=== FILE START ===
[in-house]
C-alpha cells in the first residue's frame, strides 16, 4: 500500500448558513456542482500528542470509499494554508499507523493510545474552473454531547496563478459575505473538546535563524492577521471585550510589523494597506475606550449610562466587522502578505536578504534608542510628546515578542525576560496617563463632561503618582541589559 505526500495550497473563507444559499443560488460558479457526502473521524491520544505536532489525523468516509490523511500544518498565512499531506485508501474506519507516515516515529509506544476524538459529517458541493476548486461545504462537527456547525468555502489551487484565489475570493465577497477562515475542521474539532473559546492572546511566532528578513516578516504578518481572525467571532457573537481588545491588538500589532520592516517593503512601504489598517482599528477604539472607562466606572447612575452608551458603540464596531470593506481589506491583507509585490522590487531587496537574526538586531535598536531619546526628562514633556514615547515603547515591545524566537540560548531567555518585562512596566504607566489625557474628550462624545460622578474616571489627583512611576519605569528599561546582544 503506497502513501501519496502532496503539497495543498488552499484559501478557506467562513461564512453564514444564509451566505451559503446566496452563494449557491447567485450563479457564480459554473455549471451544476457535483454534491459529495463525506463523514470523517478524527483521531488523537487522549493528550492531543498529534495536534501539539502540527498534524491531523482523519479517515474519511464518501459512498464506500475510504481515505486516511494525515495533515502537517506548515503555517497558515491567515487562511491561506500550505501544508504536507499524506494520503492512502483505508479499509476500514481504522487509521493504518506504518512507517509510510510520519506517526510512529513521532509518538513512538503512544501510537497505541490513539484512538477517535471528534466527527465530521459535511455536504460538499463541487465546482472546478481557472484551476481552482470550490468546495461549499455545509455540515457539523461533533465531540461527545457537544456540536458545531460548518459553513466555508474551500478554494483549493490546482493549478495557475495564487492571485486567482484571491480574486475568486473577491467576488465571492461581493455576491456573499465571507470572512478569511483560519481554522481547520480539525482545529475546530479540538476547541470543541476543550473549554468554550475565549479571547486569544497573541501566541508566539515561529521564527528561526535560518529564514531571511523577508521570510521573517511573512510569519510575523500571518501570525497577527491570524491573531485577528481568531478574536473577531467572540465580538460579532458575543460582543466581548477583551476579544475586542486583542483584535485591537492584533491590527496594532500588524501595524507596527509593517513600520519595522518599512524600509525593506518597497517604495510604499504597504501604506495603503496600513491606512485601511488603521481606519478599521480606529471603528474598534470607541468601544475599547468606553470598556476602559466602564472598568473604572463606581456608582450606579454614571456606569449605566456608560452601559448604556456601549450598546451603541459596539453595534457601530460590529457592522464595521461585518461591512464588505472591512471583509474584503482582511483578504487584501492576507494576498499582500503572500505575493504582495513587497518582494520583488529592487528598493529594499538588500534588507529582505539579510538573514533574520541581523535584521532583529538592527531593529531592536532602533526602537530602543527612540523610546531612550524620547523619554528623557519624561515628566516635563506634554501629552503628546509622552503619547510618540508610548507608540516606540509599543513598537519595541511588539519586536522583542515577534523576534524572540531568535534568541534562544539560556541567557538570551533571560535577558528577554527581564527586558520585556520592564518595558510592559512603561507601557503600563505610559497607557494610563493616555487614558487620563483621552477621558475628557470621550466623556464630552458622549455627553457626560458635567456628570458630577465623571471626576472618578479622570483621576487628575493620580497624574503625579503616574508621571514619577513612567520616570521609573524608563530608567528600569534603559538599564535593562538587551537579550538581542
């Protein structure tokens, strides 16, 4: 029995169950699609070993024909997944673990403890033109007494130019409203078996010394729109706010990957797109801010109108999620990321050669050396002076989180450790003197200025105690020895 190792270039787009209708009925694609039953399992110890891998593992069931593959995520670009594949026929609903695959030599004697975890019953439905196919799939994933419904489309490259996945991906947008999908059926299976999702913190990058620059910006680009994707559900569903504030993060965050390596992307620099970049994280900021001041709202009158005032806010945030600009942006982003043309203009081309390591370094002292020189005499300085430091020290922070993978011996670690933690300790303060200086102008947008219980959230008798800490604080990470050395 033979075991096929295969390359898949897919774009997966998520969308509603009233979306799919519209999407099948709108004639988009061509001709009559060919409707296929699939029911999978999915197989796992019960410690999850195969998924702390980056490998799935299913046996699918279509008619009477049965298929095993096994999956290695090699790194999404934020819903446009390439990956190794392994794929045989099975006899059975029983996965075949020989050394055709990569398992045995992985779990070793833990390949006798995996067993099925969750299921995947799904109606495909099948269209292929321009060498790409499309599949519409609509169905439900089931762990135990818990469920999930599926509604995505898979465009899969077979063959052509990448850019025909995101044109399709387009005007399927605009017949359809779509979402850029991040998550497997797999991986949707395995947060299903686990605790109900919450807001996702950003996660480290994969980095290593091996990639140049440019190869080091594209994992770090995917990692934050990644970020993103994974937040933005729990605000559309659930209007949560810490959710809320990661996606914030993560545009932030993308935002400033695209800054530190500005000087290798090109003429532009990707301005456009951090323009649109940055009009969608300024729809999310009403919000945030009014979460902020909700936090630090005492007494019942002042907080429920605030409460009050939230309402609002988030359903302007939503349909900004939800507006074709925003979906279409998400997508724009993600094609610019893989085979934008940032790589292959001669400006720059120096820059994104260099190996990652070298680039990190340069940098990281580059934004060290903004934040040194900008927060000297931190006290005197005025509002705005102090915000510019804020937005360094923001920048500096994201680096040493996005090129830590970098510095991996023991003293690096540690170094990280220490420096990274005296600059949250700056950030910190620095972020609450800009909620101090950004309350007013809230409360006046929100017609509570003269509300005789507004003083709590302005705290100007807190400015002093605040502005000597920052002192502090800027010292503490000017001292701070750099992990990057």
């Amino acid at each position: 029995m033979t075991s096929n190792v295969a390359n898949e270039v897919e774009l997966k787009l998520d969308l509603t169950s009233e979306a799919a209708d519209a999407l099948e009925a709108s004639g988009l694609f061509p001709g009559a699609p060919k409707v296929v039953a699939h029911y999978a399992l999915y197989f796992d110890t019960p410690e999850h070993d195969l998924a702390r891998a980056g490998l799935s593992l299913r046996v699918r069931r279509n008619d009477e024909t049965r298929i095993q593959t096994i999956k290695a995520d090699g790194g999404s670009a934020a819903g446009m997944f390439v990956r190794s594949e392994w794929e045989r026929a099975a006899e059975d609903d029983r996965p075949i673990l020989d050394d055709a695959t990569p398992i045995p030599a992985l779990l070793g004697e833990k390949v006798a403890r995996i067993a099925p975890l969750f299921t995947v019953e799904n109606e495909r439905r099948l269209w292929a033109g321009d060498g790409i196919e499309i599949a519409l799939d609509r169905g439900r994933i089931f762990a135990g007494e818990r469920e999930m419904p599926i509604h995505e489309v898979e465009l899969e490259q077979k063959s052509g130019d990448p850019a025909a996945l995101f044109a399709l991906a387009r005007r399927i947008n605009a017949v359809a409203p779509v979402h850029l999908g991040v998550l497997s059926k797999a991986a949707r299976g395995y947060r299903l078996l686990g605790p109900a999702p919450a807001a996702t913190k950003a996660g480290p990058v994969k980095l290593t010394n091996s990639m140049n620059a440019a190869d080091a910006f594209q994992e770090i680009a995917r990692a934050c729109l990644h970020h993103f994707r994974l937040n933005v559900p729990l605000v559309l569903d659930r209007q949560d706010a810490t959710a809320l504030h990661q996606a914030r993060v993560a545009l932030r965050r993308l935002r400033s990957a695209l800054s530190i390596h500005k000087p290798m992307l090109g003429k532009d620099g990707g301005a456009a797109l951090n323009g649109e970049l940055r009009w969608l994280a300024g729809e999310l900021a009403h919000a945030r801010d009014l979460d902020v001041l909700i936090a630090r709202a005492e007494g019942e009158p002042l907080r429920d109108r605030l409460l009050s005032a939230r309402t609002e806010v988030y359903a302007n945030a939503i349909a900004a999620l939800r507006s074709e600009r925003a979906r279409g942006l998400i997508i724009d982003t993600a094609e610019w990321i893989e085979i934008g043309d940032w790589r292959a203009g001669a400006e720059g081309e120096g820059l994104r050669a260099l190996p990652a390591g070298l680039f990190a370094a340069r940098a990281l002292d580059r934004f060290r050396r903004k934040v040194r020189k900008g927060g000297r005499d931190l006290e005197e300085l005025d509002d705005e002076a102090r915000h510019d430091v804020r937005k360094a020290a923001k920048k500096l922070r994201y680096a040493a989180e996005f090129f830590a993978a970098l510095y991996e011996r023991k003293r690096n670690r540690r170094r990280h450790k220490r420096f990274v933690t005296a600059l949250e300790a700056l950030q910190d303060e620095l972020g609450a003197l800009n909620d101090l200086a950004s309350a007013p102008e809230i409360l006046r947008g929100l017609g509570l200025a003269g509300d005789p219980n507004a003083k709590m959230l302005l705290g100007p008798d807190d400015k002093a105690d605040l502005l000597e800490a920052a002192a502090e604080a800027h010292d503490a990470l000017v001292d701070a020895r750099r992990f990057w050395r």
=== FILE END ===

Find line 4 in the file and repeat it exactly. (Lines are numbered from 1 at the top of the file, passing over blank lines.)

């Amino acid at each position: 029995m033979t075991s096929n190792v295969a390359n898949e270039v897919e774009l997966k787009l998520d969308l509603t169950s009233e979306a799919a209708d519209a999407l099948e009925a709108s004639g988009l694609f061509p001709g009559a699609p060919k409707v296929v039953a699939h029911y999978a399992l999915y197989f796992d110890t019960p410690e999850h070993d195969l998924a702390r891998a980056g490998l799935s593992l299913r046996v699918r069931r279509n008619d009477e024909t049965r298929i095993q593959t096994i999956k290695a995520d090699g790194g999404s670009a934020a819903g446009m997944f390439v990956r190794s594949e392994w794929e045989r026929a099975a006899e059975d609903d029983r996965p075949i673990l020989d050394d055709a695959t990569p398992i045995p030599a992985l779990l070793g004697e833990k390949v006798a403890r995996i067993a099925p975890l969750f299921t995947v019953e799904n109606e495909r439905r099948l269209w292929a033109g321009d060498g790409i196919e499309i599949a519409l799939d609509r169905g439900r994933i089931f762990a135990g007494e818990r469920e999930m419904p599926i509604h995505e489309v898979e465009l899969e490259q077979k063959s052509g130019d990448p850019a025909a996945l995101f044109a399709l991906a387009r005007r399927i947008n605009a017949v359809a409203p779509v979402h850029l999908g991040v998550l497997s059926k797999a991986a949707r299976g395995y947060r299903l078996l686990g605790p109900a999702p919450a807001a996702t913190k950003a996660g480290p990058v994969k980095l290593t010394n091996s990639m140049n620059a440019a190869d080091a910006f594209q994992e770090i680009a995917r990692a934050c729109l990644h970020h993103f994707r994974l937040n933005v559900p729990l605000v559309l569903d659930r209007q949560d706010a810490t959710a809320l504030h990661q996606a914030r993060v993560a545009l932030r965050r993308l935002r400033s990957a695209l800054s530190i390596h500005k000087p290798m992307l090109g003429k532009d620099g990707g301005a456009a797109l951090n323009g649109e970049l940055r009009w969608l994280a300024g729809e999310l900021a009403h919000a945030r801010d009014l979460d902020v001041l909700i936090a630090r709202a005492e007494g019942e009158p002042l907080r429920d109108r605030l409460l009050s005032a939230r309402t609002e806010v988030y359903a302007n945030a939503i349909a900004a999620l939800r507006s074709e600009r925003a979906r279409g942006l998400i997508i724009d982003t993600a094609e610019w990321i893989e085979i934008g043309d940032w790589r292959a203009g001669a400006e720059g081309e120096g820059l994104r050669a260099l190996p990652a390591g070298l680039f990190a370094a340069r940098a990281l002292d580059r934004f060290r050396r903004k934040v040194r020189k900008g927060g000297r005499d931190l006290e005197e300085l005025d509002d705005e002076a102090r915000h510019d430091v804020r937005k360094a020290a923001k920048k500096l922070r994201y680096a040493a989180e996005f090129f830590a993978a970098l510095y991996e011996r023991k003293r690096n670690r540690r170094r990280h450790k220490r420096f990274v933690t005296a600059l949250e300790a700056l950030q910190d303060e620095l972020g609450a003197l800009n909620d101090l200086a950004s309350a007013p102008e809230i409360l006046r947008g929100l017609g509570l200025a003269g509300d005789p219980n507004a003083k709590m959230l302005l705290g100007p008798d807190d400015k002093a105690d605040l502005l000597e800490a920052a002192a502090e604080a800027h010292d503490a990470l000017v001292d701070a020895r750099r992990f990057w050395r």